Key Highlights: Shona Robison’s 2024/25 Scottish Budget

Shona Robison, serving as Deputy First Minister and Finance Secretary, unveiled the government’s spending plans for the upcoming year yesterday afternoon, describing the 2024/25 budget as the most challenging since the inception of the Scottish Parliament in 1999.

Tasked with addressing a substantial £1.5 billion deficit in Scotland’s finances, Ms Robison outlined several crucial points during her speech.

Here, we provide an overview of the key measures:

Tax Rates

  • A new 45% tax band will be introduced for individuals earning between £75,000 and £125,140.
  • The top tax rate for those earning over £125,000 will increase by 1% to reach 48% next year.
  • Starter, basic, and intermediate tax rates will remain frozen at 19%, 20%, and 21%, respectively.
  • The higher band threshold will be frozen at £43,663, instead of rising with inflation.

Council Tax-Freeze

  • A council tax freeze will be “fully funded,” with an additional £144 million allocated to councils, reflecting a 5% rise above inflation.

Business and Economy

  • Rates for business premises valued below £51,000 will be frozen.
  • Hospitality businesses on Scottish islands will receive 100% rates relief, up to £110,000.

Child Poverty

  • The Scottish Child Payment will increase to £26.70 per week from April, up from the current £25.
  • Councils will receive £1.5 million to eliminate school meal debt nationwide.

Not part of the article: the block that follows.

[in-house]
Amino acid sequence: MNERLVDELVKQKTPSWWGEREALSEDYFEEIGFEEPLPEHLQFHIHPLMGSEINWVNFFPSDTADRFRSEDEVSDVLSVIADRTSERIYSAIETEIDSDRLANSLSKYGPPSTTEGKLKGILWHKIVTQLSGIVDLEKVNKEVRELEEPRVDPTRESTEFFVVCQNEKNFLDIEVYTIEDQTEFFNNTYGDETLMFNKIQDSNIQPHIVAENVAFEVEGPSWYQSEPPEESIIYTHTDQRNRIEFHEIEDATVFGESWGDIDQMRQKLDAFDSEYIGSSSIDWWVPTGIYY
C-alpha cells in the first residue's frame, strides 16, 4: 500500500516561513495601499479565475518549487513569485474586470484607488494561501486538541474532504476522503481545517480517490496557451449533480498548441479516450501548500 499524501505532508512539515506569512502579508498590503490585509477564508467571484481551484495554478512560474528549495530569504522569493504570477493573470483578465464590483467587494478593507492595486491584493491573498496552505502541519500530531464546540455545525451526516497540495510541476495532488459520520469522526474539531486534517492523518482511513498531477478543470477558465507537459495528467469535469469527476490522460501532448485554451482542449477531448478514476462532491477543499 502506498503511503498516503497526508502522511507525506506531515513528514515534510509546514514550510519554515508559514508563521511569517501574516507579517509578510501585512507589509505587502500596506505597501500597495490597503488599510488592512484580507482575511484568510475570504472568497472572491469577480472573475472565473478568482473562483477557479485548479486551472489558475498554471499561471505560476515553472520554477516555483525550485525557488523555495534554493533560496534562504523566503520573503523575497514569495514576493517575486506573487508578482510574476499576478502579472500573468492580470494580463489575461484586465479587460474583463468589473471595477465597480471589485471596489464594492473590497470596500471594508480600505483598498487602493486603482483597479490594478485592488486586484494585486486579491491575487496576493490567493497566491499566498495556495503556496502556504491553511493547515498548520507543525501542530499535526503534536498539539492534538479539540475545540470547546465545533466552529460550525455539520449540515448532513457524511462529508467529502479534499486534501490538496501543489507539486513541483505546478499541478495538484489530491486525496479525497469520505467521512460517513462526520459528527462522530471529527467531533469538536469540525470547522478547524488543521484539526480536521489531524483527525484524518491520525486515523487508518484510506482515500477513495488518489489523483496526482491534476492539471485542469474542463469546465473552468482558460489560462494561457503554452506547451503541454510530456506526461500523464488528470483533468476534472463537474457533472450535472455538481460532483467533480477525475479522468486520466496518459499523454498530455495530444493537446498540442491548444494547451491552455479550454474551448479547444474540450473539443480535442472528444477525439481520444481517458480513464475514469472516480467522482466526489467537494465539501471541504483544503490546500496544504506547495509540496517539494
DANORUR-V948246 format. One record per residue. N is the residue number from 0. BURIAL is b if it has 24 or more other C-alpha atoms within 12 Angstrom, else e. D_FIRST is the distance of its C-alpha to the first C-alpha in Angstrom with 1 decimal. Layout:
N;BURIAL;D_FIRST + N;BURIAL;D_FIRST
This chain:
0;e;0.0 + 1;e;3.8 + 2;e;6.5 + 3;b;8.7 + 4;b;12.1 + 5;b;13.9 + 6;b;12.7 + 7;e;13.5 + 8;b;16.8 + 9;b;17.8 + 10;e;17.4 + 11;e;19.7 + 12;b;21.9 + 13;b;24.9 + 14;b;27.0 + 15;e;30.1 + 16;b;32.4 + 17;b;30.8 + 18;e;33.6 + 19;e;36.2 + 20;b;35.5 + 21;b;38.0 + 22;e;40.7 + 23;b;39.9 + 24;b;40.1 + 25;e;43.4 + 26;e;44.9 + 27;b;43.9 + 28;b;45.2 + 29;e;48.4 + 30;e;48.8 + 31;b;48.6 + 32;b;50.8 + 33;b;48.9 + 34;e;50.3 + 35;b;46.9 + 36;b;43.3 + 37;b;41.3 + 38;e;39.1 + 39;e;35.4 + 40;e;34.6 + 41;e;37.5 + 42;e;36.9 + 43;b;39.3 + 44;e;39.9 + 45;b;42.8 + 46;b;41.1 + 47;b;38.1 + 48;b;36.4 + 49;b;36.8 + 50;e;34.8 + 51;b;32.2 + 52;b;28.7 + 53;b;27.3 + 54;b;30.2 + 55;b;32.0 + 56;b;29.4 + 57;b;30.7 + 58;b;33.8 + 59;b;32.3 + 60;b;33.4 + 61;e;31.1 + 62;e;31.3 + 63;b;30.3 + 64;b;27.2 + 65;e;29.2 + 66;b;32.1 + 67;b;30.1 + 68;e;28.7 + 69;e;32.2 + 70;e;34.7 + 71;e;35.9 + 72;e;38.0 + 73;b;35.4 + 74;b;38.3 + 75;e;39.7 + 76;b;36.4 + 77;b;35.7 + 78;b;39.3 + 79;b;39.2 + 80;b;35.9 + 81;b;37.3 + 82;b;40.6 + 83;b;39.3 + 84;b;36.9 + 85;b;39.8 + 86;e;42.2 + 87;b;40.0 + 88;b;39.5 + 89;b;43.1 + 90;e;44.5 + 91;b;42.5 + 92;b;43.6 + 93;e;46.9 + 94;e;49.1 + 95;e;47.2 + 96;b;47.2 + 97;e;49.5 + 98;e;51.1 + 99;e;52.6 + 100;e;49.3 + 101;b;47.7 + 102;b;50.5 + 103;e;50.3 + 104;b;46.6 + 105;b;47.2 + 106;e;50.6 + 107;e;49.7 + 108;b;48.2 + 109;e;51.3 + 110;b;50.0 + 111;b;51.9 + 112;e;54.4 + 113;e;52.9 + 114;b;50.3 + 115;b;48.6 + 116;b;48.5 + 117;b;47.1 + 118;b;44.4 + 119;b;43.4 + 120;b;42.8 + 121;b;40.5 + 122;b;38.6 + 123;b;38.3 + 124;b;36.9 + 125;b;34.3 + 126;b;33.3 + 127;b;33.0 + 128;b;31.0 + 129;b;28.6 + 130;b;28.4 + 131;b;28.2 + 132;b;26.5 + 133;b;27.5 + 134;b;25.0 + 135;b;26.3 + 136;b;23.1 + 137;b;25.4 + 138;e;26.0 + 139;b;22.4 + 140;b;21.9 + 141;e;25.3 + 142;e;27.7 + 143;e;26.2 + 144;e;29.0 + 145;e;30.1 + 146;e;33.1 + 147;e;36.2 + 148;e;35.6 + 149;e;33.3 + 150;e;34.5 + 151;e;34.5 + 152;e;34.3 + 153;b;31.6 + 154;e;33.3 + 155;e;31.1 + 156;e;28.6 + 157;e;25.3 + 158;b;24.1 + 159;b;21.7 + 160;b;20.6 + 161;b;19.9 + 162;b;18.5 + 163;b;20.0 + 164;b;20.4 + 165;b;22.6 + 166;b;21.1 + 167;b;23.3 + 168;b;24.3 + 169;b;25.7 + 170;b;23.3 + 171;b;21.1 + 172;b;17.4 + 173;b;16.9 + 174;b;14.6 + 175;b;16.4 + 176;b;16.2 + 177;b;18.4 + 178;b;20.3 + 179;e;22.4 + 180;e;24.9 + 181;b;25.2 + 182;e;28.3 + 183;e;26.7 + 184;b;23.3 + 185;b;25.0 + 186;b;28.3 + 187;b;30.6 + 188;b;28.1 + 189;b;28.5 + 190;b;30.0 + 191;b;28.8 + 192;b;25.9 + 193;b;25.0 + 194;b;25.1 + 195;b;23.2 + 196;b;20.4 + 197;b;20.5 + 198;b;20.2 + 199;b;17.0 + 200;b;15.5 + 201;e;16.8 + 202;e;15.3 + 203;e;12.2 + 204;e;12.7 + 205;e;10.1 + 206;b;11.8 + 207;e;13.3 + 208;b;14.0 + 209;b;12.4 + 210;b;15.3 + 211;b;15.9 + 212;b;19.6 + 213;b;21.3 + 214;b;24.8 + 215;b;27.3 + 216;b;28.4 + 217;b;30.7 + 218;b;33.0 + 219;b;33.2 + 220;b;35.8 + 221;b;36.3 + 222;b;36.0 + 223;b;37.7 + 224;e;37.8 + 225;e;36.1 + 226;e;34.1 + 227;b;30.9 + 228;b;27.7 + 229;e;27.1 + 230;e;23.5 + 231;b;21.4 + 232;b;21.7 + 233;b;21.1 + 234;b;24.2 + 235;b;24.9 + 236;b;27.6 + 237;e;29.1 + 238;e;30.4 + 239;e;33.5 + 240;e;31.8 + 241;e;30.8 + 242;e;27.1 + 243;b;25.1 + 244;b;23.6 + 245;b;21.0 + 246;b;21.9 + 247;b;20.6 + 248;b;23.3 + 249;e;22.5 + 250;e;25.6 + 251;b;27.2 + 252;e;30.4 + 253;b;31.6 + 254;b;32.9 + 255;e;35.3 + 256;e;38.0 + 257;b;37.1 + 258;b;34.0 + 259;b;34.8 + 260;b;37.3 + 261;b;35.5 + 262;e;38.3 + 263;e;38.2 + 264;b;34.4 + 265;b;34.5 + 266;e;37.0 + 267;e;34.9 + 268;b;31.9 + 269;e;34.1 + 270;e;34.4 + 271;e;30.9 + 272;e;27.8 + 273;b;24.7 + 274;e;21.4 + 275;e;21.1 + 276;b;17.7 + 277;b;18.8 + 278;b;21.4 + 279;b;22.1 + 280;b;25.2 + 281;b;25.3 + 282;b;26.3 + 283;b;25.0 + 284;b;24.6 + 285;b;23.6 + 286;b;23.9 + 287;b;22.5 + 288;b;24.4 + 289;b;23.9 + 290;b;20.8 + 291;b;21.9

• Free school meals will continue for primary 1 – 5 schoolchildren, with a £43 million investment to extend the program to primary 6 and 7.

Health & Social Care

  • NHS boards will see a 4.3% funding increase, amounting to an additional £550 million.
  • The health service budget will reach £13.2 billion, reflecting an “above real terms” rise.
  • Social care, early learning, and childcare workers in the private, third, and independent sectors will receive a wage increase to at least £12 per hour from April 2024.

Energy and Environment

  • A £358 million funding boost will accelerate the implementation of clean heating systems.
  • £49 million will be invested to progress Scotland’s transition to a circular economy.

Public Services

  • The Scottish Police Authority’s resource budget will rise by £75.7 million.
  • Capital funding for Police Scotland to enhance estate, fleet, and technology will increase to £64.5 million.
  • The Scottish Fire and Rescue Service will receive an additional £13.5 million for resource spending and an extra £10.3 million to improve facilities.
  • Funding for the Scottish Prison Service will increase by 10% to £38.6 million, with £176 million allocated to modernise the prison estate.

About the author

Martin Aitken & Co Ltd is one of Scotland’s leading independent firms of chartered accountants and business advisers.

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